Wow. What an amazing comeback. Its been a crazy, intense, exciting, exhilirating, and enjoyable past couple weeks. The Twins already had an historical run in June, but July has been just as good if not better. Remember, in June, despite going 18-1 at one point, the Twins were making up no ground. Well, that's now changed.
Back then, we were saying it didn't mean much and things looked dim, and many weren't exactingly looking forward to the time when they had to play their AL Central counterparts instead of weak NL teams. It turns out we were far off. The Twins have gone 16-6 in July play, managing sweeps of the White Sox and the Devil Rays.
Everything has come together in some way, shape or form. Take a look at this year compared to last year. Last year, we had J.C. Romero to use against left-handers. J.C. was a clubhouse cancer, had awful control, and seemed to let every inherited runner score. This year, instead, we have Dennys Reyes, who has stranded the last 13 runners he's inherited while posting a 0.75 ERA in his last 20 appearances. Compared to J.C., he's a godsend.
How about this year's version of Justin Morneau? Last year, he was hot for about two weeks, after a concussion in May, and then looked dead for the rest of the year, posting Carl Everett-like numbers instead of Harmon Killebrew ones. This year, he has been hot for over two months. He now, after a 3-for-4 game with a home run (another big one off a lefty, this time Mark Buehrle) and 3 RBI yesterday, Justin is hitting .313 with 27 home runs and 84 RBI. Having a big slugger has made all the difference in the lineup, even though the Twins have only hit more home runs as a team than one squad in the league -- the Royals.
The list goes on. Jason Bartlett, who is hitting .336 after a three-hit game yesterday, or Nick Punto, who with two singles yesterday is now on an 18-game hitting streak. The bullpen has been lights-out. Fransisco Liriano and Johan Santana both have 12 wins and are on top of the AL leaders for pitching in nearly every category.
The most enjoyable aspect of this run is knowing that meaningful games will be played throughout the rest of the year. This runs constrast to the divisional titles in 2002-2004, in which the Twins had the divison mostly locked up by August. Beyond that, the knowledge that the Twins have the scariest pitching staff to potentially be in the playoffs is wonderful. With their two aces, Brad Radke (who has been very good in the postseason), and the best bullpen in the MLB, thats a lot to take up against most anyone.
However, despite being tied against with the White Sox, the Twins still need to contend with the New York Yankees and possibly the Toronto Blue Jays along with the Sox. With a ninth-inning Jason Giambi home run, the Yanks beat the Texas Rangers 8-7 last night, giving them a 1/2-game lead over the White Sox and our Twins.
The good, or maybe bad news, is that the Twins have a lot of control over their destiny. In the final two months, the Twins will play a four-game series against the Blue Jays, a three-game series in New York, ten games against the Tigers (including this weekend's series), and nine more against the White Sox. That's 26 key games, with series against contenders Texas and Boston along the way.
It seems that the writers and analysists at ESPN are still writing the Twins off. On Baseball Tonight, Orel Hersheisher wrote the Twins off completely, suggesting that the White Sox will come around again with their pitching and the Twins are playing above their heads and can't keep this up. The thing is, we've heard this logic before. Houston last year? Boston in 2004? Florida in 2003? The Angels in 2002? For that matter, most national analysists said there was no way the Twins would keep it up when they started their incessant winning back in June but they really haven't stopped yet.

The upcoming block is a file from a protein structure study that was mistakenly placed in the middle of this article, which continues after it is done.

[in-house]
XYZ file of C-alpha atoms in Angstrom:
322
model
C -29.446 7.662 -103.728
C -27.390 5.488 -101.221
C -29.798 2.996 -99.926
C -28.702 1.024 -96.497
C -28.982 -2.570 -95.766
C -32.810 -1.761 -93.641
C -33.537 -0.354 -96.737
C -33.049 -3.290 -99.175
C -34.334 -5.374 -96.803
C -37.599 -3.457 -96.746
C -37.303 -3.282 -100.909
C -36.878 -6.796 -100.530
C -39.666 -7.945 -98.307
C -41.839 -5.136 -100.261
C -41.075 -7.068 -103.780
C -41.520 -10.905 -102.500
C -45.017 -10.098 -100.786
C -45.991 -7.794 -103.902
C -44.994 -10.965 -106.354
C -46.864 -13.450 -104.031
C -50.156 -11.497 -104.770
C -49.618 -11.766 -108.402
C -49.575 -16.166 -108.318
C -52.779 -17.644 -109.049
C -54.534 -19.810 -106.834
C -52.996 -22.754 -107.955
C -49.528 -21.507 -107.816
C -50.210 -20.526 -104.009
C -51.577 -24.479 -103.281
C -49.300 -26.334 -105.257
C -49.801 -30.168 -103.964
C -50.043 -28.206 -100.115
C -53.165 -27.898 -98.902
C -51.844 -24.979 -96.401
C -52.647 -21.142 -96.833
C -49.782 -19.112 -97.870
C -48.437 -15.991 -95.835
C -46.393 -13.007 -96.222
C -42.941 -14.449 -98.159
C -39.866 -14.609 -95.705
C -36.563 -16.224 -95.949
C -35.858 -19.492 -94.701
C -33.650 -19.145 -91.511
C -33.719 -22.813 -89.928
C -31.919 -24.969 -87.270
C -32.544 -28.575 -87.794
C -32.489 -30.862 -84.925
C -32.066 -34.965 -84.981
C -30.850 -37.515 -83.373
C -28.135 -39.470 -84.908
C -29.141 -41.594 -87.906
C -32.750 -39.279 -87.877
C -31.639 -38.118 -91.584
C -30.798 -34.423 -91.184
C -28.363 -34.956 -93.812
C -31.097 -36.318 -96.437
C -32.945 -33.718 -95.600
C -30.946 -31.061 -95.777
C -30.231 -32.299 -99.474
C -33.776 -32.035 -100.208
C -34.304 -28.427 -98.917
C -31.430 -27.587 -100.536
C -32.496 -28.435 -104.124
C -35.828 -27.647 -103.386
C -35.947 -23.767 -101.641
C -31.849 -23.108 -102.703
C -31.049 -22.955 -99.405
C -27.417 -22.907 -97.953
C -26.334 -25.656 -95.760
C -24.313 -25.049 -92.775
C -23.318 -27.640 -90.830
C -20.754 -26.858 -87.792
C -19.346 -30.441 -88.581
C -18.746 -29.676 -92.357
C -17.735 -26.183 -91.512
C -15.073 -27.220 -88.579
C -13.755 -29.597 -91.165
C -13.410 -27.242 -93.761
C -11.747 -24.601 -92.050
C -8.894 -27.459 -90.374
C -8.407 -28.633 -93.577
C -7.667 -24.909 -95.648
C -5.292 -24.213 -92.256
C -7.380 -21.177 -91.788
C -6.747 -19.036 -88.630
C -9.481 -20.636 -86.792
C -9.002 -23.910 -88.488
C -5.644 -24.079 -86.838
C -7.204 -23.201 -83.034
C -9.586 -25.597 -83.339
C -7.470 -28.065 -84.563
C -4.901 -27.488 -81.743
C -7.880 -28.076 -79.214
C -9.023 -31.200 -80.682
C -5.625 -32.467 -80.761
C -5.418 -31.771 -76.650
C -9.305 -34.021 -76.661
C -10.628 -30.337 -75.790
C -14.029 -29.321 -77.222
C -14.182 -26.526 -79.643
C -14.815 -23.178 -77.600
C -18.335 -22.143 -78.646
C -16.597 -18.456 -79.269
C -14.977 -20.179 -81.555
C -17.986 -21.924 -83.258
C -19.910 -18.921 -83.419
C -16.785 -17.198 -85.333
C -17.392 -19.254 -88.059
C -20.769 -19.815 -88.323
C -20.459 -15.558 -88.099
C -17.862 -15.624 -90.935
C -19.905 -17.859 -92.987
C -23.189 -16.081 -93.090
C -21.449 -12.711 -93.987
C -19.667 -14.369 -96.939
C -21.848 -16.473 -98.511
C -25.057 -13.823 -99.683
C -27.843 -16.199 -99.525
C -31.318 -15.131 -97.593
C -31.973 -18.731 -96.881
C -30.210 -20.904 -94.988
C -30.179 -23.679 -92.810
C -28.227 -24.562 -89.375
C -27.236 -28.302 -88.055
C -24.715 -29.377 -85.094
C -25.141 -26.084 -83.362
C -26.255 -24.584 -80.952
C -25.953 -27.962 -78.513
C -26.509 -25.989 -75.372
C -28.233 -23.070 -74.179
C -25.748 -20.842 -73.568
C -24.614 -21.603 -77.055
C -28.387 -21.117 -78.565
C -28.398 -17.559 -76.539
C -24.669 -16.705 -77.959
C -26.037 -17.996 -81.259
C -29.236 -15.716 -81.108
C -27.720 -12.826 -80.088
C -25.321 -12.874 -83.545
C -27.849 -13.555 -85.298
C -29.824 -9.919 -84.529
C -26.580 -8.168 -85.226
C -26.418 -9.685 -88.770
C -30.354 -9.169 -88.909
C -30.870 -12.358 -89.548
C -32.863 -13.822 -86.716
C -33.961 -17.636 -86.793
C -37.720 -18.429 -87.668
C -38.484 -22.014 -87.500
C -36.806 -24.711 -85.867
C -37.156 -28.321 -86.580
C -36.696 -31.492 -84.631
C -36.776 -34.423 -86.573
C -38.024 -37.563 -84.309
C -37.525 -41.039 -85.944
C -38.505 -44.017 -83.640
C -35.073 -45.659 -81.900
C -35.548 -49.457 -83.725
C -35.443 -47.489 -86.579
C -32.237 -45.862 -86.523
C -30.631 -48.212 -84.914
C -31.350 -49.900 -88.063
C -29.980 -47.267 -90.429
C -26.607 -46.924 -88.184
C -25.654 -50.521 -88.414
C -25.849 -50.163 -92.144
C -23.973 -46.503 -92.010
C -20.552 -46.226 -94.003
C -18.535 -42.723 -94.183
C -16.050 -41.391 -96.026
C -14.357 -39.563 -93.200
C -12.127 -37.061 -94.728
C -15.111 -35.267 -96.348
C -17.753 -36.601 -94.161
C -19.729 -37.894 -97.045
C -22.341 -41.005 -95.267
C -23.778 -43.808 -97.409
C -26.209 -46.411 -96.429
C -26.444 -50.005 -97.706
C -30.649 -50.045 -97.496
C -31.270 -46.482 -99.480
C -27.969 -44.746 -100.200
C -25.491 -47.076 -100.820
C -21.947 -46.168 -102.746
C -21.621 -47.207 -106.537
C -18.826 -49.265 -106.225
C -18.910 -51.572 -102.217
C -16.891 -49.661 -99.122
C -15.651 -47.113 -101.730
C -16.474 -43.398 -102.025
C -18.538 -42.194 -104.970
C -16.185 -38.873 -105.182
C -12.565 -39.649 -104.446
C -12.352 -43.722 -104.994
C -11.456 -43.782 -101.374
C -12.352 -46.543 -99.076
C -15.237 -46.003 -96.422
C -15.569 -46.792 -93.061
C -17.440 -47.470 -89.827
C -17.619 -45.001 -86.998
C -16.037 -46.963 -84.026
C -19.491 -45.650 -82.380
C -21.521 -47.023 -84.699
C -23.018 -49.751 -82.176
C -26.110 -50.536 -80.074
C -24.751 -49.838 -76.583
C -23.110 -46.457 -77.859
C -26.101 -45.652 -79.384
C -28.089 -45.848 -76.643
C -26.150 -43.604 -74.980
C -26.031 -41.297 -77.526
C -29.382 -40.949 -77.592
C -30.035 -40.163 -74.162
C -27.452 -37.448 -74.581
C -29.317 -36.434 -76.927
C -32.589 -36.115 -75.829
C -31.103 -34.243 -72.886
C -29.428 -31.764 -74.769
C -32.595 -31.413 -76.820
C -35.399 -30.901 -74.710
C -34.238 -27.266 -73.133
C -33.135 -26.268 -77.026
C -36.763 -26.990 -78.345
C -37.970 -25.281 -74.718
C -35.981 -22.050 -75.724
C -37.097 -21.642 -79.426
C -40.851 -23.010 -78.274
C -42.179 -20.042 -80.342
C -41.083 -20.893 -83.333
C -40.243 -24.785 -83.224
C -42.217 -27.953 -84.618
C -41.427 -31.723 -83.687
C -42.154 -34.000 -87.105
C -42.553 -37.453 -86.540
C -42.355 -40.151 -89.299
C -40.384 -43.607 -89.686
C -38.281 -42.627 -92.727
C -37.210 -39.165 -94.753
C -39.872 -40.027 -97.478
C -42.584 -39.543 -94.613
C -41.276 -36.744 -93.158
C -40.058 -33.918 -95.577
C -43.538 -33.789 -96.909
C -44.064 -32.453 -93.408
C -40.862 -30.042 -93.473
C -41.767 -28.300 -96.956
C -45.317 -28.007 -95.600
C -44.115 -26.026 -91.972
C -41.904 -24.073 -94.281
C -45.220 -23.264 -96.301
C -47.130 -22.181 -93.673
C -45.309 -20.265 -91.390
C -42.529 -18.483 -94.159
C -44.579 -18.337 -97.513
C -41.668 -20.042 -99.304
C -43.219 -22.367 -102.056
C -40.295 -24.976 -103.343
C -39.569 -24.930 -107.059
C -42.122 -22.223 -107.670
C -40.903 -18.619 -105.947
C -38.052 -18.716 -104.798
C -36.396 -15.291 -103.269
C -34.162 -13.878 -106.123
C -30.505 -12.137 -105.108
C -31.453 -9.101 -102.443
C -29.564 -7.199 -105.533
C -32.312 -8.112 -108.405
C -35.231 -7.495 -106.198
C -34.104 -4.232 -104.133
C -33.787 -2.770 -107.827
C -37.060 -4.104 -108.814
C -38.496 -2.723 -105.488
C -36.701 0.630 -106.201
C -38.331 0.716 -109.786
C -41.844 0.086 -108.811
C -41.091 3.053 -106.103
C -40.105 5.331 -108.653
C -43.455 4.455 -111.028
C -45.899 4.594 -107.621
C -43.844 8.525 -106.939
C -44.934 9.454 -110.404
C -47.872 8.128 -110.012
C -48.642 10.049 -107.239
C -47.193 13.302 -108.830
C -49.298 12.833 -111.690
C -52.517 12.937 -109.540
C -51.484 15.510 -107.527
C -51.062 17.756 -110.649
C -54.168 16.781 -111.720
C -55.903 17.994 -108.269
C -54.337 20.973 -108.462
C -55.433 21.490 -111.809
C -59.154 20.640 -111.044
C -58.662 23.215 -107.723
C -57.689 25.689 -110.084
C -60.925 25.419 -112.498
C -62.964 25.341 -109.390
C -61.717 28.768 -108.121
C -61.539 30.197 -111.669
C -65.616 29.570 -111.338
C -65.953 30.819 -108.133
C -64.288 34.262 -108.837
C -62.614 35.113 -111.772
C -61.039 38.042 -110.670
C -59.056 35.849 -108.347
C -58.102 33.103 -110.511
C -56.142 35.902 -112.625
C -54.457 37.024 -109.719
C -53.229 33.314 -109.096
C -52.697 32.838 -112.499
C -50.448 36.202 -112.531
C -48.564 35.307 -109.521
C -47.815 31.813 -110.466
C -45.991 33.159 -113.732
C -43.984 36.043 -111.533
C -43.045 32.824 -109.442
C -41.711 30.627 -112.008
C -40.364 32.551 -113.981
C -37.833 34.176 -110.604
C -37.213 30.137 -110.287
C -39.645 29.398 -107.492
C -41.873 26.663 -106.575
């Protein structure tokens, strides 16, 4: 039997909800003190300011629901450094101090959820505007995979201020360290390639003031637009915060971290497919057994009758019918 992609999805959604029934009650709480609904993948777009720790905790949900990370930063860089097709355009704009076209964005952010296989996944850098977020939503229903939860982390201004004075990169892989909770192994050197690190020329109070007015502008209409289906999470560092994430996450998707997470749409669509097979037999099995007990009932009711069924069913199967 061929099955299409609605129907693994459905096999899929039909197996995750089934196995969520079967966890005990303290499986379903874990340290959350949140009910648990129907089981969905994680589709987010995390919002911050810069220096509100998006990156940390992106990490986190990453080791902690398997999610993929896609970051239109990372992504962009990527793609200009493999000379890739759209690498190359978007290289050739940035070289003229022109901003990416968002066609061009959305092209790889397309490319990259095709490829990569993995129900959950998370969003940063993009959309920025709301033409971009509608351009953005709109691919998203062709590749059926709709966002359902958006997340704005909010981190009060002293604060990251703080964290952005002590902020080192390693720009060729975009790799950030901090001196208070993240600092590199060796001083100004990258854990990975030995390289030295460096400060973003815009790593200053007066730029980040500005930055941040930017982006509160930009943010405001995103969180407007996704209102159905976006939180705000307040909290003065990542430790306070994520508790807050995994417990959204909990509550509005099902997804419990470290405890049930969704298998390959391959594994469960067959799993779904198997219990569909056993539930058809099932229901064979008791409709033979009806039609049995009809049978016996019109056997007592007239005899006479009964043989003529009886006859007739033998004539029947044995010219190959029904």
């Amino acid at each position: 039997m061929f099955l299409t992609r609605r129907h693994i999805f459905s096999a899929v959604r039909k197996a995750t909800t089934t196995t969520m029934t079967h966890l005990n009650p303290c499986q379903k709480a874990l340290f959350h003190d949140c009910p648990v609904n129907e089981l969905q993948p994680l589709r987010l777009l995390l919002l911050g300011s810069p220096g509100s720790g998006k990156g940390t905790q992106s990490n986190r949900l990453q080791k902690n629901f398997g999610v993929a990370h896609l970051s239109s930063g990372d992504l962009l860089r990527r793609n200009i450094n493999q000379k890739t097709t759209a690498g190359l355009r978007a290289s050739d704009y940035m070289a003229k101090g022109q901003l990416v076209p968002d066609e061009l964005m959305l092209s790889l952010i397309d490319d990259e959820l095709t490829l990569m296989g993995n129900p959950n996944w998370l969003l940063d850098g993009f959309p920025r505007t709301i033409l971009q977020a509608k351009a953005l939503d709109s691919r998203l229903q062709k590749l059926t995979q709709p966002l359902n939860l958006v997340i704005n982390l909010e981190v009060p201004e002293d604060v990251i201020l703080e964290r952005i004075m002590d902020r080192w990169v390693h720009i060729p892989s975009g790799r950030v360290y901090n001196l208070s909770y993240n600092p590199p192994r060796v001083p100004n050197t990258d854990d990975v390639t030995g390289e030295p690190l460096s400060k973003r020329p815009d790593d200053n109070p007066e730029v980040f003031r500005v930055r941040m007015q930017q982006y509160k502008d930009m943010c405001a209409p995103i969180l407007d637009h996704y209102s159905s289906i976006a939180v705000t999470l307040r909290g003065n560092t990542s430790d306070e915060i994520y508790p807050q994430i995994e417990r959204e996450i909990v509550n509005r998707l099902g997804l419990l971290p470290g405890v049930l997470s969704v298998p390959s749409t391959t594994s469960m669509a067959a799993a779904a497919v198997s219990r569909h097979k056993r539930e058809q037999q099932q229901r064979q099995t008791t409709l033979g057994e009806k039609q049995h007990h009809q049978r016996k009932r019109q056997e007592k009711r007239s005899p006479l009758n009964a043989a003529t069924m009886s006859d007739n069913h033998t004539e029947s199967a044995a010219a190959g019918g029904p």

It's ridiculous to count out a team thats playing with so much confidence and that has a lot of talent on it at the end of July. Yes, guys like Jason Tyner, Nick Punto, and others don't have a track record for what they are doing. But what difference does that make? Punto seems to be legit, carrying an 18-game hitting streak, and even if Tyner begins to slump, Torii Hunter could be back next Monday.
And the middle of the order? Joe Mauer, Justin Morneau, and yes Michael Cuddyer, are not playing over their heads. Their talent and minor league track records suggest this kind of play is entirely possible. Pitching-wise, there is no question about the next two months. Radke has settled into being reliable, Santana and Liriano are incredibly good (and there is no reason to think that will end anytime soon), the bullpen is phenomenal, and Carlos Silva probably shouldn't be allowed to start much longer.
If anything, the Twins have the advantage of getting Hunter back (almost like a trade) and having a streaking, talented minor league pitcher on the cusp in Matt Garza. If the Twins have Santana, Radke, Liriano, possibly Baker, and a hard-throwing righty the league has never seen, a lot goes in their favor. I'm of course not making any predictions. Anything can happen and all the teams the Twins are up against are filled with talent. I merely wish to point out that there isn't that much reason to think the Twins' play is more fluky than the play of Aaron Guiel in New York.
All in all, it's been pretty exciting to watch the team since the break and the series against Chicago was exhilirating. After an day off today, the Twins set up for a home series against Detroit. Lucky for us, struggling Detroit starters Zach Miner and Kenny Rogers (along with Jeremy Bonderman, who is doing great this year) will have to face off against the Liriano-Radke-Santana rotation everyone fears. I can't wait.